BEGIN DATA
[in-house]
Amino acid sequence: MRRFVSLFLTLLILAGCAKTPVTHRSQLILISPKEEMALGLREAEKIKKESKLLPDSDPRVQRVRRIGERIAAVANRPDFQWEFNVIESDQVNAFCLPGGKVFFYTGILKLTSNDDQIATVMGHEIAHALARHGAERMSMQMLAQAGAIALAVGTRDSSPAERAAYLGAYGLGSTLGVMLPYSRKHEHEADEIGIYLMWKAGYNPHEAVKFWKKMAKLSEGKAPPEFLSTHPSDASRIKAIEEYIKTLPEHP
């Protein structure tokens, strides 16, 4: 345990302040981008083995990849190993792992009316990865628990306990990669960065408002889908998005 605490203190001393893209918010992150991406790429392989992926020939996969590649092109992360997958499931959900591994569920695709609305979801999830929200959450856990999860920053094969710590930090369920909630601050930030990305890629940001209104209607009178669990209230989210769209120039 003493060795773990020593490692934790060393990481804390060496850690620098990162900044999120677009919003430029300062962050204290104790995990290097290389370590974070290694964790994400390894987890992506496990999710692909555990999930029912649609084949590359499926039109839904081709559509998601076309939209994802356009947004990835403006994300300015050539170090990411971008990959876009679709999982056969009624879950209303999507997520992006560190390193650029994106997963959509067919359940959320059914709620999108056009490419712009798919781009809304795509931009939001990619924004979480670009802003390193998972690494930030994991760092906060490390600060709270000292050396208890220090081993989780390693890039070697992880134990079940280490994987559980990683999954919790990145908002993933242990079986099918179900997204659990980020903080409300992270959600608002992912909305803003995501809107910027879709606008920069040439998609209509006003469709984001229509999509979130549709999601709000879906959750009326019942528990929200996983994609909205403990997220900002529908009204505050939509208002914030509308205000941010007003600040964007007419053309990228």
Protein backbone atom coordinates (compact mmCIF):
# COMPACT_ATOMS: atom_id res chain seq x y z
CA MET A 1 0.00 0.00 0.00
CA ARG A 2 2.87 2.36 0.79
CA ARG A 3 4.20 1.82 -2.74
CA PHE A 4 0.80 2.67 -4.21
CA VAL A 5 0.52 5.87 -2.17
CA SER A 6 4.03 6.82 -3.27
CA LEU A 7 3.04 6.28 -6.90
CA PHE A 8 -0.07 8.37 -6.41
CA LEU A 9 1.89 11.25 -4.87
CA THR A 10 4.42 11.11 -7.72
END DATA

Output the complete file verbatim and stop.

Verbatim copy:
[in-house]
Amino acid sequence: MRRFVSLFLTLLILAGCAKTPVTHRSQLILISPKEEMALGLREAEKIKKESKLLPDSDPRVQRVRRIGERIAAVANRPDFQWEFNVIESDQVNAFCLPGGKVFFYTGILKLTSNDDQIATVMGHEIAHALARHGAERMSMQMLAQAGAIALAVGTRDSSPAERAAYLGAYGLGSTLGVMLPYSRKHEHEADEIGIYLMWKAGYNPHEAVKFWKKMAKLSEGKAPPEFLSTHPSDASRIKAIEEYIKTLPEHP
């Protein structure tokens, strides 16, 4: 345990302040981008083995990849190993792992009316990865628990306990990669960065408002889908998005 605490203190001393893209918010992150991406790429392989992926020939996969590649092109992360997958499931959900591994569920695709609305979801999830929200959450856990999860920053094969710590930090369920909630601050930030990305890629940001209104209607009178669990209230989210769209120039 003493060795773990020593490692934790060393990481804390060496850690620098990162900044999120677009919003430029300062962050204290104790995990290097290389370590974070290694964790994400390894987890992506496990999710692909555990999930029912649609084949590359499926039109839904081709559509998601076309939209994802356009947004990835403006994300300015050539170090990411971008990959876009679709999982056969009624879950209303999507997520992006560190390193650029994106997963959509067919359940959320059914709620999108056009490419712009798919781009809304795509931009939001990619924004979480670009802003390193998972690494930030994991760092906060490390600060709270000292050396208890220090081993989780390693890039070697992880134990079940280490994987559980990683999954919790990145908002993933242990079986099918179900997204659990980020903080409300992270959600608002992912909305803003995501809107910027879709606008920069040439998609209509006003469709984001229509999509979130549709999601709000879906959750009326019942528990929200996983994609909205403990997220900002529908009204505050939509208002914030509308205000941010007003600040964007007419053309990228």
Protein backbone atom coordinates (compact mmCIF):
# COMPACT_ATOMS: atom_id res chain seq x y z
CA MET A 1 0.00 0.00 0.00
CA ARG A 2 2.87 2.36 0.79
CA ARG A 3 4.20 1.82 -2.74
CA PHE A 4 0.80 2.67 -4.21
CA VAL A 5 0.52 5.87 -2.17
CA SER A 6 4.03 6.82 -3.27
CA LEU A 7 3.04 6.28 -6.90
CA PHE A 8 -0.07 8.37 -6.41
CA LEU A 9 1.89 11.25 -4.87
CA THR A 10 4.42 11.11 -7.72